We recognize the efforts of the government and Congress to find alternatives that minimize the crisis in the air sector, because as I mentioned earlier, since the beginning of the pandemic we have maintained a dialogue with the government to maintain an essential air network and ensure the country is connected. .

I don't think it is necessary to repeat the examples already mentioned, but it is worth mentioning that, more recently, we had the approval of MP 1,089/21, also known as the Simple Flight MP, which simplifies and reduces bureaucracy in the environment and airline business.

Also on April 11, ABEAR and airlines met with three ministers: Ciro Nogueira (Civil House), Paulo Guedes (Economy) and Marcelo Sampaio (Infrastructure) to present the current scenario of the airline sector and suggest the creation of a dialogue table to discuss solutions for cost escalation in the sector, especially aviation kerosene (QAV). The suggestion was well received by all and the debate will begin this May.

There is consensus that Brazil does not see the tourism industry as strategic for the economy to take off. Lack of vision or political will?
I consider that, as an economic activity, Tourism is always linked to the political conceptions that assume the direction of the country. It is important to remember that we lived in Brazil between 2003 and 2015, when tourism grew. In 2002, Brazil had received 3.7 million tourists, in 2014 we reached almost 6.7 million. In 2002, Brazil ranked 21st in the ICCA ranking with 69 international events held in the country and we reached 7th place in 2009 with more than 300 events held.

In 2002, 30 million airline tickets were sold in Brazil, in 2015 we reached 100 million tickets. What happened? We live in a period in which there was a political decision to work with Tourism seriously, with the construction of a strategic marketing plan, the Aquarela Plan, which involved the use of the Brazil brand throughout the planet, with public investment, participation of the private sector and a collective effort that was led by the Ministry of Tourism, by Embratur, while the private sector had organized OVC and a group of entities.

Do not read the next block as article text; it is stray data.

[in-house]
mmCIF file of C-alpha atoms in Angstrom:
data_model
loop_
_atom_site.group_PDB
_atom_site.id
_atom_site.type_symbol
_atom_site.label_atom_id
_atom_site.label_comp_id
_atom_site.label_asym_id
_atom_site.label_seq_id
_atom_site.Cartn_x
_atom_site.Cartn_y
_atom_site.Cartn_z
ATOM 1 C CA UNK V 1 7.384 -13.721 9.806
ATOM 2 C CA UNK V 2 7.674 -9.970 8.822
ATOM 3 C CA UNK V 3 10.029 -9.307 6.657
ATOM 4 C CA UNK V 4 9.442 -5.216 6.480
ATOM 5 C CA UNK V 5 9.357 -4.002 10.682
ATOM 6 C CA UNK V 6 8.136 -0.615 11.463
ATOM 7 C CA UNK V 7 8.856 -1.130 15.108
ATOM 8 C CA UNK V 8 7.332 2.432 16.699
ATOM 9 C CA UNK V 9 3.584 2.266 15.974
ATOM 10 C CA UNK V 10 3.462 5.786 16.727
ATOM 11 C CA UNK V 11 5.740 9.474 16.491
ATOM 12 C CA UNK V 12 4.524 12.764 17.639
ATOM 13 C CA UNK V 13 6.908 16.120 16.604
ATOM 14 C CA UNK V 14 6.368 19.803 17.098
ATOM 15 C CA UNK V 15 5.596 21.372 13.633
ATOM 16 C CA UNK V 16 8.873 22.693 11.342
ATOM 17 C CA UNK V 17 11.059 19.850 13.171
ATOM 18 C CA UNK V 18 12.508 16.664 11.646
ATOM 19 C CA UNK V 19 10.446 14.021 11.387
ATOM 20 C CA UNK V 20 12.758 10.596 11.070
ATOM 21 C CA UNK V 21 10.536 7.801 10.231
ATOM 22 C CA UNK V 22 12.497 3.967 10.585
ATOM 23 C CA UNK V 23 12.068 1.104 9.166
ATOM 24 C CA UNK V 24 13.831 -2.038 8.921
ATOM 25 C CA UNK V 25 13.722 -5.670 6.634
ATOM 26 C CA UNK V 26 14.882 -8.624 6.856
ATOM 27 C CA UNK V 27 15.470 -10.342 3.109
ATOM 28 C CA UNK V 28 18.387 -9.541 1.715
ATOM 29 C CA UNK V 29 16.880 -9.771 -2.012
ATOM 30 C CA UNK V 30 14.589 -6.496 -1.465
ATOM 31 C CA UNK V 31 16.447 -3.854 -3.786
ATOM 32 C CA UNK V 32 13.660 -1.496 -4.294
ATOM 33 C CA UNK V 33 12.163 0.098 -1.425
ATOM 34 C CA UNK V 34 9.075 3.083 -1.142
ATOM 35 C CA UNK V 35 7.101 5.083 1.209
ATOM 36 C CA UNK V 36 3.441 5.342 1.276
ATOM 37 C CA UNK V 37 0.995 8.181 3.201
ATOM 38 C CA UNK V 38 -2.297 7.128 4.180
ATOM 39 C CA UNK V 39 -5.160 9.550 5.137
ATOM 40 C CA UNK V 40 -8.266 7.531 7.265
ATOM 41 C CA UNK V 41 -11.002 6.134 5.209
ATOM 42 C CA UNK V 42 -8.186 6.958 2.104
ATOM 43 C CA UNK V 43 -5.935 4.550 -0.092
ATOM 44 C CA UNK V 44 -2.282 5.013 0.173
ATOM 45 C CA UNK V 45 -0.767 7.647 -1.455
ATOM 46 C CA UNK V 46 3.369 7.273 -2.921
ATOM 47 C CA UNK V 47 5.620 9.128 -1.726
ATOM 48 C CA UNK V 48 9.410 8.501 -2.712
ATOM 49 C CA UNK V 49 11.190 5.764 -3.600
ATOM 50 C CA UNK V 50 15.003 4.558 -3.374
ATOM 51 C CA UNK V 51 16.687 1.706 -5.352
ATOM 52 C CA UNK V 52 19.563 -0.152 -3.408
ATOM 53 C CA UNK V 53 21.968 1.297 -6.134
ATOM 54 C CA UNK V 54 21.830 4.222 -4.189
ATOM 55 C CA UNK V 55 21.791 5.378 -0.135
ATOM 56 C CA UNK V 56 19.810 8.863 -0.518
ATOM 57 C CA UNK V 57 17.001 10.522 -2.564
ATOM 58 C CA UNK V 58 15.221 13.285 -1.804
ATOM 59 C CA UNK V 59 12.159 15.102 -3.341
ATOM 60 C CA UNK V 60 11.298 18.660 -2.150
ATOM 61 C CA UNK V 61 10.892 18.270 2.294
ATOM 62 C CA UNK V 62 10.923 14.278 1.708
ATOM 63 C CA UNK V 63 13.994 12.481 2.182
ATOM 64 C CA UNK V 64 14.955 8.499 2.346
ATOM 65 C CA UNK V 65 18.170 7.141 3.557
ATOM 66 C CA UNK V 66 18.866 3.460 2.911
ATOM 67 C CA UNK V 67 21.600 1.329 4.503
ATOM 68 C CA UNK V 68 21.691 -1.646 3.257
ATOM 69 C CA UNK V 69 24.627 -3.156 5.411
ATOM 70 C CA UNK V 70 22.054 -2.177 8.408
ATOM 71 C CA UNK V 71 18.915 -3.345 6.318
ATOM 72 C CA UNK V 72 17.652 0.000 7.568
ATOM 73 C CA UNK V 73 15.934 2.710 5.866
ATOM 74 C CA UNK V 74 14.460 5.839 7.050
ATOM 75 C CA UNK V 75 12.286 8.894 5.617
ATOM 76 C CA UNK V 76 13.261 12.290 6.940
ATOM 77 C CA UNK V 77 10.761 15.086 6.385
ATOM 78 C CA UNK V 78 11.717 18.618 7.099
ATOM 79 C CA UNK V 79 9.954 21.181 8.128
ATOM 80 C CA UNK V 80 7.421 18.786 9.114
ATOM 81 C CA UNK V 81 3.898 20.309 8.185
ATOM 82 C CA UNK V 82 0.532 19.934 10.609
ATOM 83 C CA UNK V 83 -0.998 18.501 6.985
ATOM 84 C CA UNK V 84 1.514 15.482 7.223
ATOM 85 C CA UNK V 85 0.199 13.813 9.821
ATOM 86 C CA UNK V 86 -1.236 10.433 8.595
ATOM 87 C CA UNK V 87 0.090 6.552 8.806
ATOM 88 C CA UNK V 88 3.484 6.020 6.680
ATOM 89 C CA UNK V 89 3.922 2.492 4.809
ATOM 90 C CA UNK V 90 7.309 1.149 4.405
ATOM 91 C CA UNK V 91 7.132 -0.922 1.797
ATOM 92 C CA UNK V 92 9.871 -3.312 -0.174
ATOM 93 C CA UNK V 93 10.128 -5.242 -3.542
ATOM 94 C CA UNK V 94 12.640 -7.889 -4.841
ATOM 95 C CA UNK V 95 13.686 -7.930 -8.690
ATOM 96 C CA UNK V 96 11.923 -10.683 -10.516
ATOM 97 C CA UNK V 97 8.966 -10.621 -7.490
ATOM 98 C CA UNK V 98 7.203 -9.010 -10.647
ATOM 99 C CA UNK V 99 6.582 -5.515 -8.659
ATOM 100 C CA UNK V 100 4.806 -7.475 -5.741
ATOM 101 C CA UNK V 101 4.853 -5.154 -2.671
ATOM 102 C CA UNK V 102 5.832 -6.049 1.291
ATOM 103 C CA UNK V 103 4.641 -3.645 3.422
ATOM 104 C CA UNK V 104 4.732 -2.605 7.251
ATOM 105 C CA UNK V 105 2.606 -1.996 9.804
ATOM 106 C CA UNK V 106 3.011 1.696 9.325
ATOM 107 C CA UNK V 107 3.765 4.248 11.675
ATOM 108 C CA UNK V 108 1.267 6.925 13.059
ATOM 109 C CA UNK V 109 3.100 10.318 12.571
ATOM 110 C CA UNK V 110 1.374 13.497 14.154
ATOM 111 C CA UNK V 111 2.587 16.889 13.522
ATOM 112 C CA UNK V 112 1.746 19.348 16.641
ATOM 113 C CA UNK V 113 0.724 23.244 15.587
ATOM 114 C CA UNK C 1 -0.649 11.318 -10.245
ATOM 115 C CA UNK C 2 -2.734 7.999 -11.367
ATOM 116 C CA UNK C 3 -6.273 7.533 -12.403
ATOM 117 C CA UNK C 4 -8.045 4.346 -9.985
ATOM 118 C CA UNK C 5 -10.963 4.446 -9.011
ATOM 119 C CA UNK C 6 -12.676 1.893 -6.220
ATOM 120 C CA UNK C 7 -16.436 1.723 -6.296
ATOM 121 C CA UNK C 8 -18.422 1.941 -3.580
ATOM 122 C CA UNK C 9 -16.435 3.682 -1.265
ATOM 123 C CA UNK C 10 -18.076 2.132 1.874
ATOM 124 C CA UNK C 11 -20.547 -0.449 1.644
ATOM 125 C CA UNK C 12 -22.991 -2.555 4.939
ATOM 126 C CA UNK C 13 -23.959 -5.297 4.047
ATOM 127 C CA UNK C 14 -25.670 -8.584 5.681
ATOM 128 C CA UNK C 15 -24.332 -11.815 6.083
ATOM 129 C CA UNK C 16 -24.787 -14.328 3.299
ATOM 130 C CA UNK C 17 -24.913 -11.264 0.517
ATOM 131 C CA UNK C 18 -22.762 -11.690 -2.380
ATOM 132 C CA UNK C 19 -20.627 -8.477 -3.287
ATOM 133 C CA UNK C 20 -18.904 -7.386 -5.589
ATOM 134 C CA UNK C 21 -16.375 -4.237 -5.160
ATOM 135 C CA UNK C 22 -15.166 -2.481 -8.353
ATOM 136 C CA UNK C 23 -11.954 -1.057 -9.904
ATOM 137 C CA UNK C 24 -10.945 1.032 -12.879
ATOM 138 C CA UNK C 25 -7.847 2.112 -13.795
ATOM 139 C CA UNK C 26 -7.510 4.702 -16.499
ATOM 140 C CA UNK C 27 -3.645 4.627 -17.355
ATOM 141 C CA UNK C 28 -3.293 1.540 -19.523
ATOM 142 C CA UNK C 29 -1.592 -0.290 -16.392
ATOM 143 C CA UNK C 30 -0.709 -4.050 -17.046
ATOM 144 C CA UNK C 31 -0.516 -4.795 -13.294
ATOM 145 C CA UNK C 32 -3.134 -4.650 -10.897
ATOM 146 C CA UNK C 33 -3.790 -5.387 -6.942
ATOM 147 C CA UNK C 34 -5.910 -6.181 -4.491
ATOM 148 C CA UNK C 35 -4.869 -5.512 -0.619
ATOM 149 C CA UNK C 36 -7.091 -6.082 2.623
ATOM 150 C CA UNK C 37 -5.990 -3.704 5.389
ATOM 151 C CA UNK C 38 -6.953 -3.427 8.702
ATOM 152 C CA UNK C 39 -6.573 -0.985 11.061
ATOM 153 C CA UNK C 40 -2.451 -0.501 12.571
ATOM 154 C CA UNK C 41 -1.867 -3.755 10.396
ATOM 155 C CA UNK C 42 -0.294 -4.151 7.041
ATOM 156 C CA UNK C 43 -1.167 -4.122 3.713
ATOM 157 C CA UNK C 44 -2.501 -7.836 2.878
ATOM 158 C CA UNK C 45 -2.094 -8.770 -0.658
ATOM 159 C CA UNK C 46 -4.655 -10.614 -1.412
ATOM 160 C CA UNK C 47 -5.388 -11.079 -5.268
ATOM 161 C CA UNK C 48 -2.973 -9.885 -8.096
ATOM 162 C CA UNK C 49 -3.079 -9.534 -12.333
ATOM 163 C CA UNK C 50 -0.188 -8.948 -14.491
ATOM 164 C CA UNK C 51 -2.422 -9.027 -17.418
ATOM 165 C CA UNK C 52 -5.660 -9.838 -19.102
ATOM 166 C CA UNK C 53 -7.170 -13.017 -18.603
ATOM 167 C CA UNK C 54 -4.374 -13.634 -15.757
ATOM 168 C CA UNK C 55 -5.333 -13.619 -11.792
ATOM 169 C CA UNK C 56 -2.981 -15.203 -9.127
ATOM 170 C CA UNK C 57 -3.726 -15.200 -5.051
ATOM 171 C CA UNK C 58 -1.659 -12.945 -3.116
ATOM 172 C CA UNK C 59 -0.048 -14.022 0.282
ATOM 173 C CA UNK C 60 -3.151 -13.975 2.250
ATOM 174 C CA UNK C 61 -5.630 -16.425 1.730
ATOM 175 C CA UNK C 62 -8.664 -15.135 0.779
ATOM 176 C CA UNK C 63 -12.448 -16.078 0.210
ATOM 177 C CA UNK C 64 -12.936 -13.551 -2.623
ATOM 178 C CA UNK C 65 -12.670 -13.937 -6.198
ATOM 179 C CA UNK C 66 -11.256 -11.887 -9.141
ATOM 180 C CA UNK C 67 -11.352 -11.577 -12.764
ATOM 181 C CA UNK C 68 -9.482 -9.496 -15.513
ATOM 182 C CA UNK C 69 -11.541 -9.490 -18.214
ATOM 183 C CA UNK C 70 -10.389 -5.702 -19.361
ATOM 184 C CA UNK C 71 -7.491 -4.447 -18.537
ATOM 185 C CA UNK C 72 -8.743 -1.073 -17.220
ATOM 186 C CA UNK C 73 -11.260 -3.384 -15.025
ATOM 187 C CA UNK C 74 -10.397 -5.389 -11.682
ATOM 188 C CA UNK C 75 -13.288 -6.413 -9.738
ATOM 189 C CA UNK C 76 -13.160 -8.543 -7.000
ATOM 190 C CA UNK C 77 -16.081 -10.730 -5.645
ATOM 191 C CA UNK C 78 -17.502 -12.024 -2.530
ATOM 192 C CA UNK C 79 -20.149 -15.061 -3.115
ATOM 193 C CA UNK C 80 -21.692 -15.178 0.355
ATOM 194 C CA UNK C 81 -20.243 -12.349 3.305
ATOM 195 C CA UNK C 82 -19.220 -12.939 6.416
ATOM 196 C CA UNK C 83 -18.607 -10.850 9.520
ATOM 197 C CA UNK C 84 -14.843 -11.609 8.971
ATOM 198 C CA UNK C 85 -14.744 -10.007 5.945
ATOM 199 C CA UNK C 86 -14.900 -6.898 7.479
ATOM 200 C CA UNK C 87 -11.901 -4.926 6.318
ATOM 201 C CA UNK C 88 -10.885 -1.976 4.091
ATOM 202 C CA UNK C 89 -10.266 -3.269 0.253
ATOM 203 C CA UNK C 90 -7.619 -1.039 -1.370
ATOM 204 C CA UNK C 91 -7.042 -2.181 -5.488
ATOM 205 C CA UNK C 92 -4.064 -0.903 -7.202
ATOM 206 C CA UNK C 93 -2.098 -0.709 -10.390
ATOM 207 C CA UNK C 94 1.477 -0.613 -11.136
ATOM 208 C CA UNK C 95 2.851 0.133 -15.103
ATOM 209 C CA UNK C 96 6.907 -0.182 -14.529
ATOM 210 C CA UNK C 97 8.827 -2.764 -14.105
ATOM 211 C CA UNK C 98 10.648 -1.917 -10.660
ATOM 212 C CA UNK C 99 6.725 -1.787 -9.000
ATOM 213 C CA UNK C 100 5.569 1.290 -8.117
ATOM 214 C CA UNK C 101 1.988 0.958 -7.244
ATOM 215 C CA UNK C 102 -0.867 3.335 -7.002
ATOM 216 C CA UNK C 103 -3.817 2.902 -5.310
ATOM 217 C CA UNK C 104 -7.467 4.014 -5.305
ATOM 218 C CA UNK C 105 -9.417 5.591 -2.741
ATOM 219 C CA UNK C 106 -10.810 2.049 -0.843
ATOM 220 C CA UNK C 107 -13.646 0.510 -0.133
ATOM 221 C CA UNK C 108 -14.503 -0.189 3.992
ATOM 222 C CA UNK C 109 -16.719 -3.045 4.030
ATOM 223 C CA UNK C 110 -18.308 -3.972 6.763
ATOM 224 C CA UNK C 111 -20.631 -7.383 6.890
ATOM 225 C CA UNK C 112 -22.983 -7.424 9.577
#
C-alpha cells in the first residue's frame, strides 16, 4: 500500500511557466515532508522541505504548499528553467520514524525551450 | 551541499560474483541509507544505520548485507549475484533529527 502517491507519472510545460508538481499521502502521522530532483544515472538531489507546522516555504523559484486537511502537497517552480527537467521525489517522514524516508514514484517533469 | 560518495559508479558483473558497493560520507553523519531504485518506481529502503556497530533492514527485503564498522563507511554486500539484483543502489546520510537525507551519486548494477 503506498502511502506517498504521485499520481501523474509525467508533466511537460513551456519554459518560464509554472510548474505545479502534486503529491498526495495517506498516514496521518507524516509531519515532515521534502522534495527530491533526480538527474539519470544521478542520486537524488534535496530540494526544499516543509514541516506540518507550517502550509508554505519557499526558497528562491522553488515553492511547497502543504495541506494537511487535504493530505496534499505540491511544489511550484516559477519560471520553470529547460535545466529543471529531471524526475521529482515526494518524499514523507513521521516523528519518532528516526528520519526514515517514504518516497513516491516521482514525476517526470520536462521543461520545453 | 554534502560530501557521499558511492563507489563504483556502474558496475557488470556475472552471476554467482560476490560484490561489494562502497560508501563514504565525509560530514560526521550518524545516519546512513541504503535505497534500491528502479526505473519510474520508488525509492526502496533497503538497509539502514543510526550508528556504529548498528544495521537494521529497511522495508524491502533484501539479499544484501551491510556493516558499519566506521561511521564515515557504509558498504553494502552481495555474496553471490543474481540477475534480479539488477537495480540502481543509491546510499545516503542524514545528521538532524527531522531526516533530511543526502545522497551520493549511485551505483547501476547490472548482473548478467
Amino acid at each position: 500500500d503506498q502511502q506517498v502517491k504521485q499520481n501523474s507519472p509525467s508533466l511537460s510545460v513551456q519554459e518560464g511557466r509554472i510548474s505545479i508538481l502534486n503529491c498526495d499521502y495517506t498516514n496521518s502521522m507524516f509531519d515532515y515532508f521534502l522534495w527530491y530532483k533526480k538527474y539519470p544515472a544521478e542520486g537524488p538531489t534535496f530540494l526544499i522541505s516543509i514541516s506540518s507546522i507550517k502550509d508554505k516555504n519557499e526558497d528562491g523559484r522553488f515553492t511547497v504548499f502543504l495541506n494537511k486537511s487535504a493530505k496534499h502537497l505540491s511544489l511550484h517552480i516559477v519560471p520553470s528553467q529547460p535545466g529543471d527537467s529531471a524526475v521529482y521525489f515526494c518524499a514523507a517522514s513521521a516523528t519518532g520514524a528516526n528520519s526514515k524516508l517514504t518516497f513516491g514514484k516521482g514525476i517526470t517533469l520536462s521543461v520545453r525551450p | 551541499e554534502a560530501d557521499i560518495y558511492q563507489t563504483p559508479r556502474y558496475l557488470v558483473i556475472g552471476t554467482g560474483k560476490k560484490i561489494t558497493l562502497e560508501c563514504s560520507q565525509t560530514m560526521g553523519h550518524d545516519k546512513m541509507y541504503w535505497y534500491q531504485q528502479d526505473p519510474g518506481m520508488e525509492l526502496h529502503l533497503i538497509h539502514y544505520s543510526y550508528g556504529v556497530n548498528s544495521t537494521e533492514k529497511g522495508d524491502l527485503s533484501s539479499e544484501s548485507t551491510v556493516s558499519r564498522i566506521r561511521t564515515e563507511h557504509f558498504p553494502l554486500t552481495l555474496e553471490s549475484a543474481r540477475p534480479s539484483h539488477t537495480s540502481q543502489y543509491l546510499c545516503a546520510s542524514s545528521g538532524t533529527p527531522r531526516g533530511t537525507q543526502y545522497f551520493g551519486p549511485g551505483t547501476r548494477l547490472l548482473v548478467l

These concepts that made tourism grow no longer exist and we have gone back many years. It is about, then, facing the debate: what decisions, actions and political conceptions do we want about the economy, what economy do we want to build for Brazil and what axes do we want for that economy in the next decade. With the reincorporation of Tourism into this process, we can grow again and walk again. It is a decision that must be taken by society as a whole and one of the challenges that our society has to face without moving even one millimeter away from the democratic environment.

Why does air transport of passengers and cargo contribute to the establishment of virtuous circles of development in a country of continental dimensions?
Commercial aviation generates a set of positive impacts on various production chains, not only in the destinations it serves, but also in the segments it connects. In destinations, the arrival of passengers stimulates the generation of income and jobs in transportation, food, hotels, attractions and commerce. In the sectors that receive and send cargo, we generate gains in scale and cost reduction in extensive production chains, allowing thousands of products to be accessible to consumers.

We also promote the offer of each destination, whether natural, cultural, business or events, as the main drivers of the tourism production chain.